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VFW to remain open


The Ogdensburg Veterans of Foreign Wars Post 2936 announced Thursday it will remain open under new leadership and a new facility.

The post’s new commander, Scott A. Compo, has taken the reins of the post following its shut down last October.

“I have been associated with the VFW since I was a child,” Mr. Compo said. “My father was a past commander and my mother was a past president of the women’s auxiliary. Then I became a member myself. It’s very near to my heart and I couldn’t see losing the post or the charter and having all that hard work go to waste.”

The post was shut down after Commander Larry Latimer, unable to pay the post’s bills, turned over the building’s keys to the state VFW.

The post’s charter was in jeopardy unless remaining members elected 10 and appoint two new officers.

“I decided then and there that I would take over as the post commander,” Mr. Compo said. “We got a bunch of guys and filled the officer positions.”

Meanwhile, the post has been a subject of a state investigation over the sale of its bell jar tickets. The investigation is currently ongoing, Gaming Commission spokesperson Lee Park said.

“The investigation is in the final stages—basically done,” Mr. Compo said. “There are some final negotiations to be had, but we know what we owe. We have a plan on paying what we owe.”

The post owes upwards of $50,000 to the state, vendors and past due utility payments, Mr. Compo said.

Located at 525 Caroline St., the building’s electricity and gas was turned off and its plumbing was drained in February.

“In our current building we were looking at a $700 to $1,000 monthly in electricity bills in the wintertime and a $700-a-month gas bill,” he said.

Mr. Compo said a lack of membership and interest is the cause of the post’s inability to pay its bills.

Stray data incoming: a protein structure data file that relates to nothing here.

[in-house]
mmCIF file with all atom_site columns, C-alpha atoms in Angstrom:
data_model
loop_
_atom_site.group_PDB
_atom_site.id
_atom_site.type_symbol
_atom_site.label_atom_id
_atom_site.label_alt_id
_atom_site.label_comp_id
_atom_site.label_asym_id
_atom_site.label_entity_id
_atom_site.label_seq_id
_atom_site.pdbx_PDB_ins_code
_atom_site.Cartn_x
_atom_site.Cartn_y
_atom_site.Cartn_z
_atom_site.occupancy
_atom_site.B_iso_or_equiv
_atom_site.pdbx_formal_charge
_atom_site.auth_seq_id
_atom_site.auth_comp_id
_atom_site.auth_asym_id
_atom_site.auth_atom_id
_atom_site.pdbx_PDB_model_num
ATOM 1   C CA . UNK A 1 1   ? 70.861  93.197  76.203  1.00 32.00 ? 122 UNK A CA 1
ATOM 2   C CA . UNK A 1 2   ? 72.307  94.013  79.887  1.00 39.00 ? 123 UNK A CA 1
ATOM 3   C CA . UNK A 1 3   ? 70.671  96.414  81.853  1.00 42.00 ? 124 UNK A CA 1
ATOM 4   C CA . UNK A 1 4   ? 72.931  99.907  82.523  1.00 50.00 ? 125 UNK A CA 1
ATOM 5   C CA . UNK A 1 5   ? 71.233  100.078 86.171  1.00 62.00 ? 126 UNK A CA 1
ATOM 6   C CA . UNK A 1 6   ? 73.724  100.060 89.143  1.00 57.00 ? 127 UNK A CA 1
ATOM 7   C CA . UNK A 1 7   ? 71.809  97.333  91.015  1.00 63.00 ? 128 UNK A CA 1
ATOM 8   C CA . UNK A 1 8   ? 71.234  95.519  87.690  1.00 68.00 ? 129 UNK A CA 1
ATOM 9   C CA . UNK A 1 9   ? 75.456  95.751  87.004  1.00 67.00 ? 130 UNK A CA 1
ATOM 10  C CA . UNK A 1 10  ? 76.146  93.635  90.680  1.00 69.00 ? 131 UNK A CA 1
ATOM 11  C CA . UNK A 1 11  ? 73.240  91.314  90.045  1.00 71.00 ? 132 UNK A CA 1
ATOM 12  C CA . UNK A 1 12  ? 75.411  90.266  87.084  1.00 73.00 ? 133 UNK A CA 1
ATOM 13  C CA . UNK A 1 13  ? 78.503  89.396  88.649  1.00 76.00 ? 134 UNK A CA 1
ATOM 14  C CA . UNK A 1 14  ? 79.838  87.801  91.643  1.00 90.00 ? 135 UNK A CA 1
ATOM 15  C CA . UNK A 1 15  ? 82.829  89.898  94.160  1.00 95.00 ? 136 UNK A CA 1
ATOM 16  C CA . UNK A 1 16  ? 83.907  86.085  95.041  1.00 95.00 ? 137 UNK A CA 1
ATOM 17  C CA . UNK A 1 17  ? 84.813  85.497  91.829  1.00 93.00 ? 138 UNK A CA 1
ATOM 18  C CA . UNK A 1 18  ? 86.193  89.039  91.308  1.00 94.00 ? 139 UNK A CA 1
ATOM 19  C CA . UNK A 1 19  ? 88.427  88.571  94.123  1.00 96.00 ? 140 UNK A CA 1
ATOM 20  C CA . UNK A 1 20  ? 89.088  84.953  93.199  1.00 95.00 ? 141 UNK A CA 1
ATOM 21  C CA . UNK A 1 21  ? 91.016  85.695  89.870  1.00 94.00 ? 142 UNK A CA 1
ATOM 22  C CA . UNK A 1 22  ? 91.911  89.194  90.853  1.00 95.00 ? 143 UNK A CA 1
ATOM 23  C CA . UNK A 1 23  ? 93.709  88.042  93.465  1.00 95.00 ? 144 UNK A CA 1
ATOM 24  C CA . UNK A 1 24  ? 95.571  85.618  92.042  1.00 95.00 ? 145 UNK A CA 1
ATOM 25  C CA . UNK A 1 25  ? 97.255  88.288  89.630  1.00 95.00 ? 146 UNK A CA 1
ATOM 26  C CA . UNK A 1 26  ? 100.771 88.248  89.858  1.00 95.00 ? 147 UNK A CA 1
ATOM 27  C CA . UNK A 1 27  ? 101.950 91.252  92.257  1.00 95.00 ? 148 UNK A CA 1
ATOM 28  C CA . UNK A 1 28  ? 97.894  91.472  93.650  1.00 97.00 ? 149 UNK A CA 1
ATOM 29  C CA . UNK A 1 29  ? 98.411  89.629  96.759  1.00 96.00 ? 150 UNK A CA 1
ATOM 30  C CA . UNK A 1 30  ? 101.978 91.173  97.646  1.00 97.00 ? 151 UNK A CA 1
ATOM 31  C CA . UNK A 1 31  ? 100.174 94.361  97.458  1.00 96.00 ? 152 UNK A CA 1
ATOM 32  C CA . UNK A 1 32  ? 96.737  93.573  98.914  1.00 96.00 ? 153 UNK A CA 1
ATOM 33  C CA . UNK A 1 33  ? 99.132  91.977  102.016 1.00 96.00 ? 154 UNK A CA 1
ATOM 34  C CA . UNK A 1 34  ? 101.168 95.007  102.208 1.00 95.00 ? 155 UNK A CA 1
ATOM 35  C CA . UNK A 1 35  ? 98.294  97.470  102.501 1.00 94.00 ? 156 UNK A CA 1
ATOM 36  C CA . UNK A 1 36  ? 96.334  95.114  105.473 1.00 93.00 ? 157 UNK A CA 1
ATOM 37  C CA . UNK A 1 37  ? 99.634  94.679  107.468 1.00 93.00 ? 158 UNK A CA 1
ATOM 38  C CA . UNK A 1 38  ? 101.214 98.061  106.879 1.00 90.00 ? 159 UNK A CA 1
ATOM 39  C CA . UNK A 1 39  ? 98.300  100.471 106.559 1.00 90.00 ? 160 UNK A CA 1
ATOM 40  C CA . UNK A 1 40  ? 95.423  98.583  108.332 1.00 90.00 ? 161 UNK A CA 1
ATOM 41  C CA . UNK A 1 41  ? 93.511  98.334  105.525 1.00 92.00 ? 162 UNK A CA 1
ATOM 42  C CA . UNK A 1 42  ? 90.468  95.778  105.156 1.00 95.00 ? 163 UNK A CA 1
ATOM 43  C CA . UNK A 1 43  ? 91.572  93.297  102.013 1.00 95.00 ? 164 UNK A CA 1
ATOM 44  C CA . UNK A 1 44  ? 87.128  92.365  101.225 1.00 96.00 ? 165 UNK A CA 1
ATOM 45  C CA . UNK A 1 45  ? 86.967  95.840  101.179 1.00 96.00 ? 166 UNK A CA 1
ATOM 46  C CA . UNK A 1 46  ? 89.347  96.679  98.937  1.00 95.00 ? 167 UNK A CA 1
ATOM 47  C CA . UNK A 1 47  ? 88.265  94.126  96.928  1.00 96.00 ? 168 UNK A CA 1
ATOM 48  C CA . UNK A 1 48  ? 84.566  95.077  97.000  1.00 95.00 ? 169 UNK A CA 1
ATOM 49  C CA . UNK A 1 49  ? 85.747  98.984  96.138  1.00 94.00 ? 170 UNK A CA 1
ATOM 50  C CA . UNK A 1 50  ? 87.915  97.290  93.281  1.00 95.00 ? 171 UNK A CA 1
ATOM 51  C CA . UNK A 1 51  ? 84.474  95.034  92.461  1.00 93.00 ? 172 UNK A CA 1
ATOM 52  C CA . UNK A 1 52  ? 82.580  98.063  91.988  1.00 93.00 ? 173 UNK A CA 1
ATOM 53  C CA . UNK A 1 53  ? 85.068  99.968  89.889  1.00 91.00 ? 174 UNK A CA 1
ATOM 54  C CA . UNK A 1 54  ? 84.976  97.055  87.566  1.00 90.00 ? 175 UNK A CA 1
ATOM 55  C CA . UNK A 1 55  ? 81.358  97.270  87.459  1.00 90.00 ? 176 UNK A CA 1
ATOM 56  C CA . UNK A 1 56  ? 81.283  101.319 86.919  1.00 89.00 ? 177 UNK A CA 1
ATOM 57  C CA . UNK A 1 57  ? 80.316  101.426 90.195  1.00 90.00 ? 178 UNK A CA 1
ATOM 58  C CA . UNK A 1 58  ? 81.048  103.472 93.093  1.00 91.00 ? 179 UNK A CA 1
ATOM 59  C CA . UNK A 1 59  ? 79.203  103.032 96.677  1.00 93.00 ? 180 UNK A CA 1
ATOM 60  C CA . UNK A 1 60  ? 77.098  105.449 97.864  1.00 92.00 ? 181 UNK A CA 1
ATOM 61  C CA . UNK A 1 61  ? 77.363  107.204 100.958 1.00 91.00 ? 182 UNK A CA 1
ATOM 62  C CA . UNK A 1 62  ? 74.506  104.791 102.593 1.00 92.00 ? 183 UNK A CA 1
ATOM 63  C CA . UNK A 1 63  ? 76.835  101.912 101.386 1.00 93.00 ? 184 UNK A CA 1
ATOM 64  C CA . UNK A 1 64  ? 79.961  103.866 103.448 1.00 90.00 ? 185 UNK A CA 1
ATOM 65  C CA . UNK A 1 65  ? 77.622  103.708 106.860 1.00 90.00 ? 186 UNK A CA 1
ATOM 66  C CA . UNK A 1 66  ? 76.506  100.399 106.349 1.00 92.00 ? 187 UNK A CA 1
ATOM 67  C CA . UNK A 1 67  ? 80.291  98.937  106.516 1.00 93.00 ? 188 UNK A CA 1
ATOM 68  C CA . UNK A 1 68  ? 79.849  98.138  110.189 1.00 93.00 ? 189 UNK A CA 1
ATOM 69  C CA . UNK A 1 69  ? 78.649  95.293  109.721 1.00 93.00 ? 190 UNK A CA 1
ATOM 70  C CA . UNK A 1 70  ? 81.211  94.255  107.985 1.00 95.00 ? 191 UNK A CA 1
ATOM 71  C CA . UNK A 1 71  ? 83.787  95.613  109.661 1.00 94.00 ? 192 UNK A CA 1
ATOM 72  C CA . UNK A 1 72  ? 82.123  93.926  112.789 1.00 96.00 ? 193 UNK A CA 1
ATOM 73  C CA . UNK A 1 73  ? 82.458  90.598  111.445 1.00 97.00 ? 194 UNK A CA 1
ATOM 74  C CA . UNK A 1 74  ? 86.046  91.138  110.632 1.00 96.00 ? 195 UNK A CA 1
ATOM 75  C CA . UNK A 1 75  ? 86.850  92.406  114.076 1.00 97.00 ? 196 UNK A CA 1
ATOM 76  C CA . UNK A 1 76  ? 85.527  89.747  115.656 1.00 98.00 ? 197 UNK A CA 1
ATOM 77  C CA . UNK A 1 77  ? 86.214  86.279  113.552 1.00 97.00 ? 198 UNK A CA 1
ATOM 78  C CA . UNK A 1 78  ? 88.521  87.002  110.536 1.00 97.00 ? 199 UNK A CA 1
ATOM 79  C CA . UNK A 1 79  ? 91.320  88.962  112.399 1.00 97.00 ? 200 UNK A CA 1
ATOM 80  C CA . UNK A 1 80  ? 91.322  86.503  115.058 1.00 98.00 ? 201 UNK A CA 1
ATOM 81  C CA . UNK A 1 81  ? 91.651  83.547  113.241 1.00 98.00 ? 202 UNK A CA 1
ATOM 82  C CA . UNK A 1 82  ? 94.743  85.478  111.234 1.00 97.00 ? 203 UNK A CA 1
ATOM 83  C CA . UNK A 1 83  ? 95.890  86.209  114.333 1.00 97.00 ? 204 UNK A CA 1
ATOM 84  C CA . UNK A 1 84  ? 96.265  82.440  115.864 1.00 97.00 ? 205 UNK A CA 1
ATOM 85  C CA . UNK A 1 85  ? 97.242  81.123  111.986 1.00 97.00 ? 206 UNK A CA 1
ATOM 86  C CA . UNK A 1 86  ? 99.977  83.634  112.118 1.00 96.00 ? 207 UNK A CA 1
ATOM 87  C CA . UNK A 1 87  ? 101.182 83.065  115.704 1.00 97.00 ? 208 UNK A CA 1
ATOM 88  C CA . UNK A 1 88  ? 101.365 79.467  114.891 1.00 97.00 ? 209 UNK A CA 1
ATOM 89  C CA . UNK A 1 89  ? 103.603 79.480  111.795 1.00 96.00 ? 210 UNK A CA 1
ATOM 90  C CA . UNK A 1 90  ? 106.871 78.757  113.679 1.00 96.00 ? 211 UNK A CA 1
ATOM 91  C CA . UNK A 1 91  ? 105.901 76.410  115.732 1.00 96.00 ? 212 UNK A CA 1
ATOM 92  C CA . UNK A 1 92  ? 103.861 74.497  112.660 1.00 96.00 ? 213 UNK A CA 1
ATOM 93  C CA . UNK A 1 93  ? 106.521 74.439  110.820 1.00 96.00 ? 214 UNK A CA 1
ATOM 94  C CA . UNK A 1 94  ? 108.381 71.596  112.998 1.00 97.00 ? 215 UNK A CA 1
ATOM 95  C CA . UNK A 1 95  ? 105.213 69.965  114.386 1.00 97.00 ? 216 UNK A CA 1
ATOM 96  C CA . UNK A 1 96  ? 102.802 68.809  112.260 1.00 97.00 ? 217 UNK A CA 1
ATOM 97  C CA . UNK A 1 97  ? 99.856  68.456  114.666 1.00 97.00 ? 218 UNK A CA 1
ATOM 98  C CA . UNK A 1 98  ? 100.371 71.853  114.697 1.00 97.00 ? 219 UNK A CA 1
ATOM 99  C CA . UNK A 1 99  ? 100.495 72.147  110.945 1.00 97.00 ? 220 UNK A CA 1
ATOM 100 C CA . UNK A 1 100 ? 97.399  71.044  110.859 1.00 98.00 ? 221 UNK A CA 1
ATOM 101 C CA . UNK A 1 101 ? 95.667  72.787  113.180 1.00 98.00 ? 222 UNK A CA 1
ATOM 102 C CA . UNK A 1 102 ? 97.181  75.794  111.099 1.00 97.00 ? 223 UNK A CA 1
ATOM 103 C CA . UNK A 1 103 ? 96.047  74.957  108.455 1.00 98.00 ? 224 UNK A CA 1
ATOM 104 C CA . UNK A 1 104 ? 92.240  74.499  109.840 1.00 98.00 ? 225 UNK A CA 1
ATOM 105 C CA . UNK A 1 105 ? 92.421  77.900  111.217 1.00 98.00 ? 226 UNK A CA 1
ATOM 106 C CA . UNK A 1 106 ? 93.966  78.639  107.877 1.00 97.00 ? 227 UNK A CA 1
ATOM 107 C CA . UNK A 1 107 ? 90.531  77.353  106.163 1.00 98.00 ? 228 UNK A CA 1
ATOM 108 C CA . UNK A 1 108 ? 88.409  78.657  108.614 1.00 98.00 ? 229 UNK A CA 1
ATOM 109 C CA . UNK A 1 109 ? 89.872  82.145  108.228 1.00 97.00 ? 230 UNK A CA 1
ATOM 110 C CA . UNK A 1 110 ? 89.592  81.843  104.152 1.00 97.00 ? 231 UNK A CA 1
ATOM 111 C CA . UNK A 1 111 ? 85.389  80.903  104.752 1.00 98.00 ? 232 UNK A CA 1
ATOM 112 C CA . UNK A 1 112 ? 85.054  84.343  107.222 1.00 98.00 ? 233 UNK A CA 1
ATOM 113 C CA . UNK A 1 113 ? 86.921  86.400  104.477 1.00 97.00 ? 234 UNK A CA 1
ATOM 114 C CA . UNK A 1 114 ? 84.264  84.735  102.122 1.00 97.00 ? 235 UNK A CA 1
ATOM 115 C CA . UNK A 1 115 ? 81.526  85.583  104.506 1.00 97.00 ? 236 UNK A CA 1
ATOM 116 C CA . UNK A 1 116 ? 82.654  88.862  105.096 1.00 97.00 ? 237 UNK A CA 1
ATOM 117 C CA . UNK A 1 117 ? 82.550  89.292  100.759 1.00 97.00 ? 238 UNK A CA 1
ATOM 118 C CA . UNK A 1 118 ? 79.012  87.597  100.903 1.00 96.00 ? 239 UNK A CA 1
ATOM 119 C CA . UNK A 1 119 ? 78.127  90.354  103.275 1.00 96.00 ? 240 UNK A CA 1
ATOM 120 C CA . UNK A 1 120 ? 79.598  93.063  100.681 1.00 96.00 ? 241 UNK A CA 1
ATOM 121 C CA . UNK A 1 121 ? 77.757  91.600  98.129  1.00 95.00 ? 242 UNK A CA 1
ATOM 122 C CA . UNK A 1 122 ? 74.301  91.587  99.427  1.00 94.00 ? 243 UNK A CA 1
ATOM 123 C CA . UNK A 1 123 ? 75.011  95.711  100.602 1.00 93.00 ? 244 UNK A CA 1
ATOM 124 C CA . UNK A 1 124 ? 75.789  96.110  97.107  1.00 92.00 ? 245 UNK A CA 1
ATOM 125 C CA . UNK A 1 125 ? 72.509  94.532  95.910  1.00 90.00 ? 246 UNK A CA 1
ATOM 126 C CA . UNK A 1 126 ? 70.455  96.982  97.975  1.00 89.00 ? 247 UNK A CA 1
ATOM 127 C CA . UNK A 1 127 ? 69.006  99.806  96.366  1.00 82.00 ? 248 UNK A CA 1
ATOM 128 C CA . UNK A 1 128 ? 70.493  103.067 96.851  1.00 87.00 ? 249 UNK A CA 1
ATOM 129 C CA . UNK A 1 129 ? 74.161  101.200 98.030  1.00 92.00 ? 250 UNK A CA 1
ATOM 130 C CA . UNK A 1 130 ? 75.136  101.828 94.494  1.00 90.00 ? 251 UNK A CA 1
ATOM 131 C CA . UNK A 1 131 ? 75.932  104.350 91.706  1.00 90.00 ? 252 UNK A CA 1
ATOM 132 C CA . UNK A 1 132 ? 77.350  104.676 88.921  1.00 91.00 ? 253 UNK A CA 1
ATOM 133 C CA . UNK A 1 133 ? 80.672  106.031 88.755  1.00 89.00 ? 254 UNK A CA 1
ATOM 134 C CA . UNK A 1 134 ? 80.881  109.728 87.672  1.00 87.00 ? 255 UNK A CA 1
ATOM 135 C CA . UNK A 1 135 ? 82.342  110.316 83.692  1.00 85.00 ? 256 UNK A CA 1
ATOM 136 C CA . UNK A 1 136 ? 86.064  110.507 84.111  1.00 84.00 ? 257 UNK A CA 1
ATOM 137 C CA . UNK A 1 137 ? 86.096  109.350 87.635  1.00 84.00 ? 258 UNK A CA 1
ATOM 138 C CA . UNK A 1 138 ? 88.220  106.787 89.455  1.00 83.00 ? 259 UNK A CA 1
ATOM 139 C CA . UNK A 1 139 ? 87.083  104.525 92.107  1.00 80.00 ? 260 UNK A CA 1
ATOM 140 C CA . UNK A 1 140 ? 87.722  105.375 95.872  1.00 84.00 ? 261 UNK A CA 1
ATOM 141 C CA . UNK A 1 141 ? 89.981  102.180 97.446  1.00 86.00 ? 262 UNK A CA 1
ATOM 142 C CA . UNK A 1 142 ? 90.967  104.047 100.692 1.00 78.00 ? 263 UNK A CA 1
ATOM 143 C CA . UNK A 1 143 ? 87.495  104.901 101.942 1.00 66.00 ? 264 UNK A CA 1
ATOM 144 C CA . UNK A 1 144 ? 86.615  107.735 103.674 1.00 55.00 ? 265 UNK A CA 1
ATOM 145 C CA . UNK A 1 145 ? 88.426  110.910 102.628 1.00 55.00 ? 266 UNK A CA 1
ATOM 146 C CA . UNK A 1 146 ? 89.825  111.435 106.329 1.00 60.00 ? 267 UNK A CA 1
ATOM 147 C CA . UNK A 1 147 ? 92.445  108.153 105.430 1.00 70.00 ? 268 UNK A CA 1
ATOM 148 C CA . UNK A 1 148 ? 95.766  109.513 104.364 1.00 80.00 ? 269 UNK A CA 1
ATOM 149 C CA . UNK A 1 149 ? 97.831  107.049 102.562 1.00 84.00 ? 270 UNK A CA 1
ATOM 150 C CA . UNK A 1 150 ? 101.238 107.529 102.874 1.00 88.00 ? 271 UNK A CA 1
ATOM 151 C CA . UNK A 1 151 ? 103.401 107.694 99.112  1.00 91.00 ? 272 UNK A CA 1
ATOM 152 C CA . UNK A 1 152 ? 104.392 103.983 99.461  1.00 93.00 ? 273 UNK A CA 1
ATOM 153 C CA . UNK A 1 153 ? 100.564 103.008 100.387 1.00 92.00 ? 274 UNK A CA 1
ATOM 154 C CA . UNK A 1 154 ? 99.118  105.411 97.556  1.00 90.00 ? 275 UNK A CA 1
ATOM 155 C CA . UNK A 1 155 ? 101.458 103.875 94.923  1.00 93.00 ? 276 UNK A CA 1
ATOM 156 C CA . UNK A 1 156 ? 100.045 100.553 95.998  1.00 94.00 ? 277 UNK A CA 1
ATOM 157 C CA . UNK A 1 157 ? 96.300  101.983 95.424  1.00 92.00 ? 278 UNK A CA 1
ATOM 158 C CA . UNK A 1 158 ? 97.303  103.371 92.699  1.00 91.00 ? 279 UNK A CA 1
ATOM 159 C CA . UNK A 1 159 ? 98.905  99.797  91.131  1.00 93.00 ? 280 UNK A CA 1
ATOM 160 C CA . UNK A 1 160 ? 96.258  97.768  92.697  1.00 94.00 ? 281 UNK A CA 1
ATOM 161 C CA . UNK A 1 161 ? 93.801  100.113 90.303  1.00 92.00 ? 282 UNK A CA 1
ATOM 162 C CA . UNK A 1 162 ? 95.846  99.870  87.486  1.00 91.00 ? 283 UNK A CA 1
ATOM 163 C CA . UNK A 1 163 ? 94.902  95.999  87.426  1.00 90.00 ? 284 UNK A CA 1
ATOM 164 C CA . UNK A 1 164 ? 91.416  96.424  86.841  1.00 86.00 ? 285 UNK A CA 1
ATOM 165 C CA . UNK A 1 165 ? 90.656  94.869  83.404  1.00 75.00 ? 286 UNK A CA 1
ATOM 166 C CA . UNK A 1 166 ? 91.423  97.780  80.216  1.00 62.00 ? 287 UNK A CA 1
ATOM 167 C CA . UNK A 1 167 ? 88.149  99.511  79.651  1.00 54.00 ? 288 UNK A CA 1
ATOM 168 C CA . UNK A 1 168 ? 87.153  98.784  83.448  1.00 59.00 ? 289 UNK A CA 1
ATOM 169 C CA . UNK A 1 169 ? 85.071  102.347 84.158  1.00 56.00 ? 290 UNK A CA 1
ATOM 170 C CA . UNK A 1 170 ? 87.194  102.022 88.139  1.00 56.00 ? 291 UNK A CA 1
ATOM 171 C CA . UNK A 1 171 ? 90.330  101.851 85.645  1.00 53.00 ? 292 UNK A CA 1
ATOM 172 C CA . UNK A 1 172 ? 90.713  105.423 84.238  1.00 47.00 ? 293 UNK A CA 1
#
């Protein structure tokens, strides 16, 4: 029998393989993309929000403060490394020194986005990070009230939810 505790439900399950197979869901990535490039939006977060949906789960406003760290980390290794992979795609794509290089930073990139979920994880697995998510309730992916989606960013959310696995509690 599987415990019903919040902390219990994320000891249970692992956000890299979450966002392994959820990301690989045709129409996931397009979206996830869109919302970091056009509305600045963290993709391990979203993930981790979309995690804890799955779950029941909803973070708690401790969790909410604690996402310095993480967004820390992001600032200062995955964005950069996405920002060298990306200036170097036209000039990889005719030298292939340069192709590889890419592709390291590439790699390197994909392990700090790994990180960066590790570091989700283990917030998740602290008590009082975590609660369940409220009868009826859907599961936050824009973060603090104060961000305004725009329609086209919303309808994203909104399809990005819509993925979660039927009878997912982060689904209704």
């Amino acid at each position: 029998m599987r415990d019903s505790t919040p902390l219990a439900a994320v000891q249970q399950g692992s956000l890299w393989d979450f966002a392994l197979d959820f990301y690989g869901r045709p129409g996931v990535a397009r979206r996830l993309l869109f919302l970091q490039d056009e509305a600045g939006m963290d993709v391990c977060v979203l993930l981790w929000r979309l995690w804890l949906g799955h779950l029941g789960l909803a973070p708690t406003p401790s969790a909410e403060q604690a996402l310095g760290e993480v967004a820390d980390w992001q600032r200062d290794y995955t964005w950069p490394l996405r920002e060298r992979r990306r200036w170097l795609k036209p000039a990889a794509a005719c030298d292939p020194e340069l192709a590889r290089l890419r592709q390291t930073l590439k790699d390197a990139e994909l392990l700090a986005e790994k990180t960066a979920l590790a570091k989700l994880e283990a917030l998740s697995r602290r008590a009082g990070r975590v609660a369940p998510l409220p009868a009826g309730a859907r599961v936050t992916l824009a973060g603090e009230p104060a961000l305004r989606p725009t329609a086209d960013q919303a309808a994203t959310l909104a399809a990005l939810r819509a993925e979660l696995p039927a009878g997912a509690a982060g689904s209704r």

“Back when we bought the building in the 50s, the VFW post had over 700 members,” he said. “That was back when World War I and II kicked off, and interest in clubs of this kind were big. Right now, the interest in the VFW isn’t very big to today’s veterans. Today we have about 180 members. We’re hoping to change that. But we have to get back on our feet first.”

Post members voted to sell the building on May 17 in favor of purchasing a smaller facility.

“We can’t afford to keep the building, unfortunately,” Mr. Compo said. “We couldn’t afford to stay in that building for years. We’ve done our best to stay there, but we’re looking to get out of that big building to something smaller that we can maintain.”

A buyer has expressed interest in purchasing the building, Mr. Compo said. The post is waiting for approval from the state VFW before it can go through with the sale.

“Once we get permission to sell, our next step is to keep everything we need to start a new post,” he said. “And everything else, we’ll hold an auction for to try to raise extra funds for our new building. Money from the sale of the old building will help pay off our debts.”

Mr. Compo said the post does not yet have any leads on a new building.

“We’re still working on that,” Mr. Compo said. “We haven’t found a place yet. This whole deal is still in the works.

The post will still operate a post canteen.

“We’ll have less overhead and less building to heat, less maintenance,” Mr. Compo said.

The post continues to hold regular meetings once-a-month.

“The ladies and men’s auxiliaries are still together,” Mr. Compo said. “We have a lot of support through the auxiliaries and we’re hoping to make a go of it in the future. Everything depends on the state approval of that sale. But I spoke with the district commander today and he said everything is looking good.”

Mr. Compo said the post has ceased asking for donations until it receives approval from state VFW officials.

“We know we received a lot of donations and help from the public, and we appreciate everyone’s help,” Mr. Compo said. “The VFW is not going anywhere and we’re not closing down. We’re simply just relocating. We will have a club in the future, where that is remains to be determined, but we will have a club. We want everyone to know we’re still here, and we’re not gone.”

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